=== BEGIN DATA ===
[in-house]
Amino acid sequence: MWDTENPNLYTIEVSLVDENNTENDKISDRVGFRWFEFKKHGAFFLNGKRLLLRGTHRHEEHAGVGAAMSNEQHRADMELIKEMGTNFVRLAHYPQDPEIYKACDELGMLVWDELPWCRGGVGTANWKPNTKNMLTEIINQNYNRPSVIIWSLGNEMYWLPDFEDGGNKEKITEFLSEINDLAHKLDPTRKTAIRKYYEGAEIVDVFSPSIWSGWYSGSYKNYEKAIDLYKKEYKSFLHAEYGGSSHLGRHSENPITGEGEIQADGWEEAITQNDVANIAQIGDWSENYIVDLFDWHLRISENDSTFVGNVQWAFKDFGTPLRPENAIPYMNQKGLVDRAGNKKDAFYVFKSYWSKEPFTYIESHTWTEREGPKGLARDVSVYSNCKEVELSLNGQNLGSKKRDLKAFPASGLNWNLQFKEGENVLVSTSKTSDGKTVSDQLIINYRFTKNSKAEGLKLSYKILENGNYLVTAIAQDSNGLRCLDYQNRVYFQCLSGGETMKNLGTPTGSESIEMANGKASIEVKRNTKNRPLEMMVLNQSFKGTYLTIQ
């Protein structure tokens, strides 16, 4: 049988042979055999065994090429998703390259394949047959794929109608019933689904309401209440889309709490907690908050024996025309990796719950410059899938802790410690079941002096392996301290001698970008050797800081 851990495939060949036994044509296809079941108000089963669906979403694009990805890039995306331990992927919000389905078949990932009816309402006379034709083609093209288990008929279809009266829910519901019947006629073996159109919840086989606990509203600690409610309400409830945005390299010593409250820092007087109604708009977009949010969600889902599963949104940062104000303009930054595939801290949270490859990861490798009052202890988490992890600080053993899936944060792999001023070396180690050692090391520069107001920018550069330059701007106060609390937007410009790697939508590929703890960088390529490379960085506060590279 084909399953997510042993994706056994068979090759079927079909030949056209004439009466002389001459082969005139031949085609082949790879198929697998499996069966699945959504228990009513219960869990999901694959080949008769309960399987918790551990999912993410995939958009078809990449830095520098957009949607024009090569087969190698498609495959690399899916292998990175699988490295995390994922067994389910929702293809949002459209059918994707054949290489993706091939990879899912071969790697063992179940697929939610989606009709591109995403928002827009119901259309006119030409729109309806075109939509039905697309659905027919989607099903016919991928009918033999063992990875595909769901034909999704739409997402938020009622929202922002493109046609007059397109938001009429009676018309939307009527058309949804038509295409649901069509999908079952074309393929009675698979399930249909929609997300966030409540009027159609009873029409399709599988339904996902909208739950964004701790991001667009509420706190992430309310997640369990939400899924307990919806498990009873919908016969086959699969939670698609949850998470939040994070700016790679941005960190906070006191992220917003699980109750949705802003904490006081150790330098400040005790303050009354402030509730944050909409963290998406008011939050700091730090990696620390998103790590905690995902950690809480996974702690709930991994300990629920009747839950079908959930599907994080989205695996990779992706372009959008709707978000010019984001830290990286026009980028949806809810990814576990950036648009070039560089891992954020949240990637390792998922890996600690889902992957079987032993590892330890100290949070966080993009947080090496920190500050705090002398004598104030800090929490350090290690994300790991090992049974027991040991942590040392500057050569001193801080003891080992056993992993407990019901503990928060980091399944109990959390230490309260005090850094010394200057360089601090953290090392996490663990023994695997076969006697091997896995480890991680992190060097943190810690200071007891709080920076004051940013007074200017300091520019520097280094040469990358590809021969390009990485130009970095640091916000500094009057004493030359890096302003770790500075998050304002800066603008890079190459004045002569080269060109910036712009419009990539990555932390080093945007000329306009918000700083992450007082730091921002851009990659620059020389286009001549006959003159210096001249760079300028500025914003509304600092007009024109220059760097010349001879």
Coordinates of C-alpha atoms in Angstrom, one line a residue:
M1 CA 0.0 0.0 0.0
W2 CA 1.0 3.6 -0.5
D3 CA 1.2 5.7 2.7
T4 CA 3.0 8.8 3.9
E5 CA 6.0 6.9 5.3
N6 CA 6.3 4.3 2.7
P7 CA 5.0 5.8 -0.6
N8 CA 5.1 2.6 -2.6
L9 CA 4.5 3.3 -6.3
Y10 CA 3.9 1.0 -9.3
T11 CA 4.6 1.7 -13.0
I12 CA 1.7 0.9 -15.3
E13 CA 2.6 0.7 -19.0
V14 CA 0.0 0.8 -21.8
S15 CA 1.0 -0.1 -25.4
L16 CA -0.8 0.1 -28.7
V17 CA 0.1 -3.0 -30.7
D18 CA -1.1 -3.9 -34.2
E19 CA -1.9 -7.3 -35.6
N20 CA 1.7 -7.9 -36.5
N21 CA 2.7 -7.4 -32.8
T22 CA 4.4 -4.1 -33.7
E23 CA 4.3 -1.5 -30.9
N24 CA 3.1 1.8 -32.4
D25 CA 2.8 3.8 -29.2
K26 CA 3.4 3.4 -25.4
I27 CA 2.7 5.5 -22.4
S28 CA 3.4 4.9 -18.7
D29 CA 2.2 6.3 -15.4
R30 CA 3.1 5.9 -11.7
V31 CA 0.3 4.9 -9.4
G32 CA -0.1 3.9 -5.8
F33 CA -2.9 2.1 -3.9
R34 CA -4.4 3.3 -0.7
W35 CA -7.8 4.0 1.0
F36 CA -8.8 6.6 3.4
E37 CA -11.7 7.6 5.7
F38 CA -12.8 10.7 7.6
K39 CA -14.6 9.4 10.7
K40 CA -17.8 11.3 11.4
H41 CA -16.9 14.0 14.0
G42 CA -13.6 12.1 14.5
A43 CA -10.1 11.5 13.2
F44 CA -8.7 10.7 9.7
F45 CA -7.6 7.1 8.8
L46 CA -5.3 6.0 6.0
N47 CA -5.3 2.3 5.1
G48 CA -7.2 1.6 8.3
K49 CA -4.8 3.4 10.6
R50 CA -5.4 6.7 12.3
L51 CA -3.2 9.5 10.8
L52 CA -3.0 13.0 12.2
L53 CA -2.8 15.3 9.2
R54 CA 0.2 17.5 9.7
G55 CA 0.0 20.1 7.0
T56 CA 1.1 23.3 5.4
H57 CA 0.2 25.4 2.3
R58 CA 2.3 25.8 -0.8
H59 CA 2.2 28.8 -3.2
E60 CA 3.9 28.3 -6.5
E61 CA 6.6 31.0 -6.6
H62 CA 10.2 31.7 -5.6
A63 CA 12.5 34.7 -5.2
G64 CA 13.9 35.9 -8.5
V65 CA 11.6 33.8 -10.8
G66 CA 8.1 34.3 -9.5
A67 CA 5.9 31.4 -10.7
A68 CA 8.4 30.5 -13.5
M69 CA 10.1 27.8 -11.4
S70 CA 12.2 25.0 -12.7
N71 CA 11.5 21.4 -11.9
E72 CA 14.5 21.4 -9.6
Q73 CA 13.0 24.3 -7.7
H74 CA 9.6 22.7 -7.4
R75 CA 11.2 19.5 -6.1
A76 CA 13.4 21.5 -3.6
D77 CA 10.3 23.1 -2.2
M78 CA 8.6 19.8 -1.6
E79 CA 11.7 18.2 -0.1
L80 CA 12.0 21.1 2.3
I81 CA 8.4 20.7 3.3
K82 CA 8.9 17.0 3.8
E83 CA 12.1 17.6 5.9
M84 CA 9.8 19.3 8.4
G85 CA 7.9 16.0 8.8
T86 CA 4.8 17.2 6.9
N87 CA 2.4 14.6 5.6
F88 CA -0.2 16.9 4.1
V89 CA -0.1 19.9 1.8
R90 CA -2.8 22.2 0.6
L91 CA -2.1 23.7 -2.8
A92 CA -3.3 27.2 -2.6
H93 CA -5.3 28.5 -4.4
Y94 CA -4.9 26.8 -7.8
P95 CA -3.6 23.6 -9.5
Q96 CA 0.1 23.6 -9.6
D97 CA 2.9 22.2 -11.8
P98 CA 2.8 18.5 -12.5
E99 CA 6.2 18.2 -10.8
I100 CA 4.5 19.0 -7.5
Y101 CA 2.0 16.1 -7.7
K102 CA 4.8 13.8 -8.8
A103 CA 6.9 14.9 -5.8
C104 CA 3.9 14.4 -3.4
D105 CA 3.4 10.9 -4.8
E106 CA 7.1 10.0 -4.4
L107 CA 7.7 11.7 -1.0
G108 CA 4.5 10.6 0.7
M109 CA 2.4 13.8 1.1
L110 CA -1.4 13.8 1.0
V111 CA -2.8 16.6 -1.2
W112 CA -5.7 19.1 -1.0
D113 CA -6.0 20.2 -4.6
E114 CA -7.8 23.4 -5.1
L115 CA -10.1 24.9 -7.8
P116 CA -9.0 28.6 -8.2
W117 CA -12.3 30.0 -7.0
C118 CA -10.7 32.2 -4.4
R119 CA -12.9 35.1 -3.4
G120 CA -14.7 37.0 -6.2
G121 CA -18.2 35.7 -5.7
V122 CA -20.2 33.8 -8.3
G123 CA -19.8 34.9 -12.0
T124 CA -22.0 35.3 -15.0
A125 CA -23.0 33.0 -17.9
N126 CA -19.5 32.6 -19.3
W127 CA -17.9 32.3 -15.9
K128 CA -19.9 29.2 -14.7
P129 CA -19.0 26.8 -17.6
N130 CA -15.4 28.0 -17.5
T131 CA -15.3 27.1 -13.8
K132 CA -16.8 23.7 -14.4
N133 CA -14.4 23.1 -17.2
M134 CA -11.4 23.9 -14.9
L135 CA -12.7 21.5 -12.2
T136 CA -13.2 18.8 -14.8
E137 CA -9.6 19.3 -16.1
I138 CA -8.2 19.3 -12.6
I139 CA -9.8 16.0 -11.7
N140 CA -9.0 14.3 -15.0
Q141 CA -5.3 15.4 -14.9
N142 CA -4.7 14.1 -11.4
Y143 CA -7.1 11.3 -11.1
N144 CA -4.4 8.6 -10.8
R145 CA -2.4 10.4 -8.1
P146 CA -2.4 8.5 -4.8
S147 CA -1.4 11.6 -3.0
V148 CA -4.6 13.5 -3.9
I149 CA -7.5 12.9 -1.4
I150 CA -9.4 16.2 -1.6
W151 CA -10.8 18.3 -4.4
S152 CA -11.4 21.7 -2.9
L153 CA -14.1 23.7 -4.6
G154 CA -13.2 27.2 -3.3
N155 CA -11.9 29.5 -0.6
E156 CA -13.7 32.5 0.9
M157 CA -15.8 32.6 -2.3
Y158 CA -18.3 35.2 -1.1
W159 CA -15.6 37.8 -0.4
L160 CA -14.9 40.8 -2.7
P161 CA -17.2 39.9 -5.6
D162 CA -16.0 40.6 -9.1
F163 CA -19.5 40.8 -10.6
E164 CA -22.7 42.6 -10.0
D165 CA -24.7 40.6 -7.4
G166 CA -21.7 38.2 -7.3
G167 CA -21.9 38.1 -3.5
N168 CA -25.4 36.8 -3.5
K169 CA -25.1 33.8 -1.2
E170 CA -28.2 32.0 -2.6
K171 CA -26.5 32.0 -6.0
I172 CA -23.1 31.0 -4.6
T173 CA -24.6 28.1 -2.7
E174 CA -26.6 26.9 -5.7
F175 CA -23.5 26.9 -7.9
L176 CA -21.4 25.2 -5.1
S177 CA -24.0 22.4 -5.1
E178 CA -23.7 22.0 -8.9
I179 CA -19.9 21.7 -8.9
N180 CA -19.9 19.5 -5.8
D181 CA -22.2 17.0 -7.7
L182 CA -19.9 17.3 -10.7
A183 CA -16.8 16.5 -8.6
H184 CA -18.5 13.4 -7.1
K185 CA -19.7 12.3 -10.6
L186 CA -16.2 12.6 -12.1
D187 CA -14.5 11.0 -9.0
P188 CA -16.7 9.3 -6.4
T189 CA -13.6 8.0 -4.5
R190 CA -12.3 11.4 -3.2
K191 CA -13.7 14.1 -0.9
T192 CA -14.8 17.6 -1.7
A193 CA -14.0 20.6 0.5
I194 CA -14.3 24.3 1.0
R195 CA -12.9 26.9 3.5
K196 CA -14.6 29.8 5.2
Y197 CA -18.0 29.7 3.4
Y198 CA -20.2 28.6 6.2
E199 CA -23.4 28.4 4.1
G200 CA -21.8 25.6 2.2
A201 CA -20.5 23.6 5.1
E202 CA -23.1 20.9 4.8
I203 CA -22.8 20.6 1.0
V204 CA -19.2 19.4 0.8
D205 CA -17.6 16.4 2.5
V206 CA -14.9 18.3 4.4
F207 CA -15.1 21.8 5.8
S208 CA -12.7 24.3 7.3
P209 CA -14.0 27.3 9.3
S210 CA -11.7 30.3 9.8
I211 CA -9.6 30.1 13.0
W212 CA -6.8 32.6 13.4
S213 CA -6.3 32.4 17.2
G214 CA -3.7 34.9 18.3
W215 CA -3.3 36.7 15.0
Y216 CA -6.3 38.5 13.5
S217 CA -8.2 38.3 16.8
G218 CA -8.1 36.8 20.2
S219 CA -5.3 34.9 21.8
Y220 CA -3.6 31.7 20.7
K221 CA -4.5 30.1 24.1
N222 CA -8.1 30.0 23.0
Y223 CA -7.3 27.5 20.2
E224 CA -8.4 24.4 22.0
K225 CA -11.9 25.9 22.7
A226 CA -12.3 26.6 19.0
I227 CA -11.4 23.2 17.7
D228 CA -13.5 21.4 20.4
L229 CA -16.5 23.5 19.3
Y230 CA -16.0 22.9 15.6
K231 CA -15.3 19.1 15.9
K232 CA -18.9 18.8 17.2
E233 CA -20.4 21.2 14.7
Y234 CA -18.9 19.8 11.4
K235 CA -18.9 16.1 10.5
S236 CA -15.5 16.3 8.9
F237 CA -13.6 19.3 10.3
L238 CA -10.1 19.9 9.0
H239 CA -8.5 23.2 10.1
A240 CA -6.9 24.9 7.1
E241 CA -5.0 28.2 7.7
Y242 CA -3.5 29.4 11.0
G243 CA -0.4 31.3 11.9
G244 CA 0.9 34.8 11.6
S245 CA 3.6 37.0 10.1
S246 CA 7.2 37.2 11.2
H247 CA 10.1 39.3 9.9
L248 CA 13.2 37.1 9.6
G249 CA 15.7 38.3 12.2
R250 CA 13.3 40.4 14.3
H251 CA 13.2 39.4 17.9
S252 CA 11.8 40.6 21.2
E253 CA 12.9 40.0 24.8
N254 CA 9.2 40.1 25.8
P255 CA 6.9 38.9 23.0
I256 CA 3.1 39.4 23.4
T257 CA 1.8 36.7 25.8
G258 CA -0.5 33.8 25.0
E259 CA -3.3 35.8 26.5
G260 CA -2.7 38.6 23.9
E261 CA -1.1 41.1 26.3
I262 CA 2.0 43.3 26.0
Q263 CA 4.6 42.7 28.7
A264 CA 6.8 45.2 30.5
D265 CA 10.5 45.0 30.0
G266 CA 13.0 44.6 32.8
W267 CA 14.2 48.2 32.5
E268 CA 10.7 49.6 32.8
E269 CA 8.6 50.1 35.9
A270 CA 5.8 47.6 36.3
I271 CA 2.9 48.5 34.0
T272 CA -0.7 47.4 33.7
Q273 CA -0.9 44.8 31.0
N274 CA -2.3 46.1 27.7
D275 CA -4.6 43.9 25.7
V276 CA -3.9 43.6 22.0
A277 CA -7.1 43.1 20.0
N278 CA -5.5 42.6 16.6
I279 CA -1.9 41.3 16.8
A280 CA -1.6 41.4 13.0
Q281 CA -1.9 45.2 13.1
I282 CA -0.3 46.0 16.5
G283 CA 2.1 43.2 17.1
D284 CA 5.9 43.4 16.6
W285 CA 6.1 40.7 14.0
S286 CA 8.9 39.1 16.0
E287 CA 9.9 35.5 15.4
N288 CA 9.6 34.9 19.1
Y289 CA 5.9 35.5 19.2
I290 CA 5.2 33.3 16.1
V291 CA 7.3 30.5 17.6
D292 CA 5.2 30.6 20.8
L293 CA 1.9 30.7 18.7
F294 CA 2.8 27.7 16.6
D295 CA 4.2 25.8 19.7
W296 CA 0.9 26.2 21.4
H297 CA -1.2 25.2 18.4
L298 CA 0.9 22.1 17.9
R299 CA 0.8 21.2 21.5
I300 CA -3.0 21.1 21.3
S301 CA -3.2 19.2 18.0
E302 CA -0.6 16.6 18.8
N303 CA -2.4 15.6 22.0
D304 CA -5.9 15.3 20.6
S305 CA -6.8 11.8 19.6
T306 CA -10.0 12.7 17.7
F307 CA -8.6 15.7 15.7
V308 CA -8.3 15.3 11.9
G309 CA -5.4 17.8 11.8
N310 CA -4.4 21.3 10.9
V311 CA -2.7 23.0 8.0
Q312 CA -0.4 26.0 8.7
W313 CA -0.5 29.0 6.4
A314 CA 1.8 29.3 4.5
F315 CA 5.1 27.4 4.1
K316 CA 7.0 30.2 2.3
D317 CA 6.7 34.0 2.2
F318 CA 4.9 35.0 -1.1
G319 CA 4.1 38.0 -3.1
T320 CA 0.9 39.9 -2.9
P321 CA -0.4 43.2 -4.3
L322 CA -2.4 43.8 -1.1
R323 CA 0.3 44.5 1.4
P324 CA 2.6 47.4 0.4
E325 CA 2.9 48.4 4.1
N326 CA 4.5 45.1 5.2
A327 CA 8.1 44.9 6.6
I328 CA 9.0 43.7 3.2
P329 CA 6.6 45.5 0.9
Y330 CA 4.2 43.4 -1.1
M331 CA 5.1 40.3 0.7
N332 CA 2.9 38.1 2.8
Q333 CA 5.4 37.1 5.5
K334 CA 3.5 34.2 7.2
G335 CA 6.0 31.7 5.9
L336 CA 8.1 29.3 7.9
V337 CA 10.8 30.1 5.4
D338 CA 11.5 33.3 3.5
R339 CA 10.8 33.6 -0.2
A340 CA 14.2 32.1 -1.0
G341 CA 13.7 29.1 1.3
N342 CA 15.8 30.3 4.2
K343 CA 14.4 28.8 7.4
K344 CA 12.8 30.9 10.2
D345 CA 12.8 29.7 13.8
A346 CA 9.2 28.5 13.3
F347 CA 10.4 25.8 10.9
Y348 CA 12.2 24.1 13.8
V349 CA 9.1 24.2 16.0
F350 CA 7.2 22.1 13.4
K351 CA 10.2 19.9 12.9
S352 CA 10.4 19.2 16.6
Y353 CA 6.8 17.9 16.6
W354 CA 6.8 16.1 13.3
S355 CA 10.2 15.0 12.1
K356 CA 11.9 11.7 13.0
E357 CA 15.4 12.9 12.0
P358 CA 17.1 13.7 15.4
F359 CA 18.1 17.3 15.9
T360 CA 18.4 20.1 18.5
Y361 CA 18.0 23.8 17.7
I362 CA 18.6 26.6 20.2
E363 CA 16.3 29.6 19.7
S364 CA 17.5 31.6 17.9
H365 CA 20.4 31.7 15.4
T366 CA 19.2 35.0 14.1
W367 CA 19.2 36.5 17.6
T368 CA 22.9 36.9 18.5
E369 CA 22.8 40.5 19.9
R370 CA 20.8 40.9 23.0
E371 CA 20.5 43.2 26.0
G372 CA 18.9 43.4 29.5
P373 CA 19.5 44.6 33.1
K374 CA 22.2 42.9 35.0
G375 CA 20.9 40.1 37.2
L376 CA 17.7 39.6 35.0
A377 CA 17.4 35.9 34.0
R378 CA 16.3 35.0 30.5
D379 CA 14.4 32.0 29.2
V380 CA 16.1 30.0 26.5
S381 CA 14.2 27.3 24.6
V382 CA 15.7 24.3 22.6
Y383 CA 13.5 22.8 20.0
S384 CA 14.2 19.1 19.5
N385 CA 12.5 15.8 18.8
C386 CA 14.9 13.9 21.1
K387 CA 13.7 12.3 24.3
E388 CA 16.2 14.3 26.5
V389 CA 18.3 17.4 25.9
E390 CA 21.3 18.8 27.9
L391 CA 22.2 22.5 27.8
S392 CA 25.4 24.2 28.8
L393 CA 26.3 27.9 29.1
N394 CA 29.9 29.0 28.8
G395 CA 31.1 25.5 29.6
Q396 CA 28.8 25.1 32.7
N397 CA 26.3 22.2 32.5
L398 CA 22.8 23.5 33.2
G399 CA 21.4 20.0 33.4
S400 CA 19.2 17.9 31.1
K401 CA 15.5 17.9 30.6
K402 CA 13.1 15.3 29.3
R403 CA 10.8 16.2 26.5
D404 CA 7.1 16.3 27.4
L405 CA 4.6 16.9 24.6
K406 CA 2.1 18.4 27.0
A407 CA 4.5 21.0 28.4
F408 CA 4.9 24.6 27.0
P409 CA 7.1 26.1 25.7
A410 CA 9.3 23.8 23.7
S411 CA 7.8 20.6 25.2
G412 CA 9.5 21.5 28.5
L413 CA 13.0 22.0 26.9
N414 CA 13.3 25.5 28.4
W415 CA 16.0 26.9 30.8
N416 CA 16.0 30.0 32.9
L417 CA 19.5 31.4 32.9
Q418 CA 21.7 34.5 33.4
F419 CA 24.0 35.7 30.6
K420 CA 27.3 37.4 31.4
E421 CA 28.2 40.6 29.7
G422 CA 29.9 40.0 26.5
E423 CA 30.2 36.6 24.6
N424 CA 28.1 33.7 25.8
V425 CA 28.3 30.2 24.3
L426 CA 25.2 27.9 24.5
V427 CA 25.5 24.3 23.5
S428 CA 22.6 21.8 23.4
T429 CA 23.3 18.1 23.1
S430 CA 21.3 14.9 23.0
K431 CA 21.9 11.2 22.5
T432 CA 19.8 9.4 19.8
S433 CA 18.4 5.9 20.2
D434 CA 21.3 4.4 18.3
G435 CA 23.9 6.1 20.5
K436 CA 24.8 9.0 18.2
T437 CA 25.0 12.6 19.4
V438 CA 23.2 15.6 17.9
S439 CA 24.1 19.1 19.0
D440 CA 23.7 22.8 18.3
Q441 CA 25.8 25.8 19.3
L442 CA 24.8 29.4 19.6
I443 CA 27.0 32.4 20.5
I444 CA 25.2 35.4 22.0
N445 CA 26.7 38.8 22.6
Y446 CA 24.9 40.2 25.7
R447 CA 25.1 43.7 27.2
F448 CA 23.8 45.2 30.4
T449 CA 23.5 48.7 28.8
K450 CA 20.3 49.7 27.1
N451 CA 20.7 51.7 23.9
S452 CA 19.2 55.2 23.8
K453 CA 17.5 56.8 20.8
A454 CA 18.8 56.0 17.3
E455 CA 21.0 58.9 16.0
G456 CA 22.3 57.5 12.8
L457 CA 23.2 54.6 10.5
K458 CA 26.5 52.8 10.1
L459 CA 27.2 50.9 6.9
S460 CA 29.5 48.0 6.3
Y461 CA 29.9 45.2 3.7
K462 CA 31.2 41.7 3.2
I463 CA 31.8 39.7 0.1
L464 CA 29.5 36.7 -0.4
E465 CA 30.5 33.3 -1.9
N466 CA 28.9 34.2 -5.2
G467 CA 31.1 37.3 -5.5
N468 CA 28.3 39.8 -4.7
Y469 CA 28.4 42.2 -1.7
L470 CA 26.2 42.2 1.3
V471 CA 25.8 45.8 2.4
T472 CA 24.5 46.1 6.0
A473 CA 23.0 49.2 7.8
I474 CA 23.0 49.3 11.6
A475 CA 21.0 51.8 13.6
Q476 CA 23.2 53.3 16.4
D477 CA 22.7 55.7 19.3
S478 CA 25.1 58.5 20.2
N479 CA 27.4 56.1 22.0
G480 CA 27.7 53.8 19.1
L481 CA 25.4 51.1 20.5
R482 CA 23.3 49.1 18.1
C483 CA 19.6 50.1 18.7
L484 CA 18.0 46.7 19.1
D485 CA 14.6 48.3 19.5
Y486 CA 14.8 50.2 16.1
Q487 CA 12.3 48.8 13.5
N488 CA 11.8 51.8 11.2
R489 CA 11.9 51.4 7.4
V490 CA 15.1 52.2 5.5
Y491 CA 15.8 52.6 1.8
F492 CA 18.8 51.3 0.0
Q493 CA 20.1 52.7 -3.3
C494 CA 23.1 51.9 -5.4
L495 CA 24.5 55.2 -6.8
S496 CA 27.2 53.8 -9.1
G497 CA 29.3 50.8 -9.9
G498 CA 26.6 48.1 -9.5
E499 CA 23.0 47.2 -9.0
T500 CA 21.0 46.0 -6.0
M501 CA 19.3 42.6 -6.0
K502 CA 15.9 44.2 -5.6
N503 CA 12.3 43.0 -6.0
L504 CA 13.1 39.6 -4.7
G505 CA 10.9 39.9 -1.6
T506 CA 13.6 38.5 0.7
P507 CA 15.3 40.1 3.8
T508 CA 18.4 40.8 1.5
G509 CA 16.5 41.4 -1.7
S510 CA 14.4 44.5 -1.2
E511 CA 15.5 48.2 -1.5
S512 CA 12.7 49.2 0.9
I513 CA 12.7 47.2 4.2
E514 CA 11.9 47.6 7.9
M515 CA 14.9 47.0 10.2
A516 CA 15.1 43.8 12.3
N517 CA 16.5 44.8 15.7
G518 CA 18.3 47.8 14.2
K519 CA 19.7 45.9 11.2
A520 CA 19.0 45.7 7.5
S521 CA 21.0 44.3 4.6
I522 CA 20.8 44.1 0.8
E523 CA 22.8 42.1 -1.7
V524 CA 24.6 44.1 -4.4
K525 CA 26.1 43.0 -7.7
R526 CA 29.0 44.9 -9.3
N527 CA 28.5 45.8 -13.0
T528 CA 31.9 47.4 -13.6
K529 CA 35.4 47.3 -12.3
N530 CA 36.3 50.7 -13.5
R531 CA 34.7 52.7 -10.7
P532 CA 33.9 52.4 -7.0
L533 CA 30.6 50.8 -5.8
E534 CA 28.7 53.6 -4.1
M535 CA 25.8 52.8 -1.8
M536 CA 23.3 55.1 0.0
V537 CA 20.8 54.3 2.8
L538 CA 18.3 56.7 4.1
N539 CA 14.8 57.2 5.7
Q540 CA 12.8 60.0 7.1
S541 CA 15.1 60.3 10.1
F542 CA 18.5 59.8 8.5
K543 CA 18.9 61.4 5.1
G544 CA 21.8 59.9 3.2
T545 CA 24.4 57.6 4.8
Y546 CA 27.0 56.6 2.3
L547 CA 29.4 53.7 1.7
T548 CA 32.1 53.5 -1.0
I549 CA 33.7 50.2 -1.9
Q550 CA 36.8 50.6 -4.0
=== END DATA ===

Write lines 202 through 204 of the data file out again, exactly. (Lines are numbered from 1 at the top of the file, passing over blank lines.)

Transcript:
Y198 CA -20.2 28.6 6.2
E199 CA -23.4 28.4 4.1
G200 CA -21.8 25.6 2.2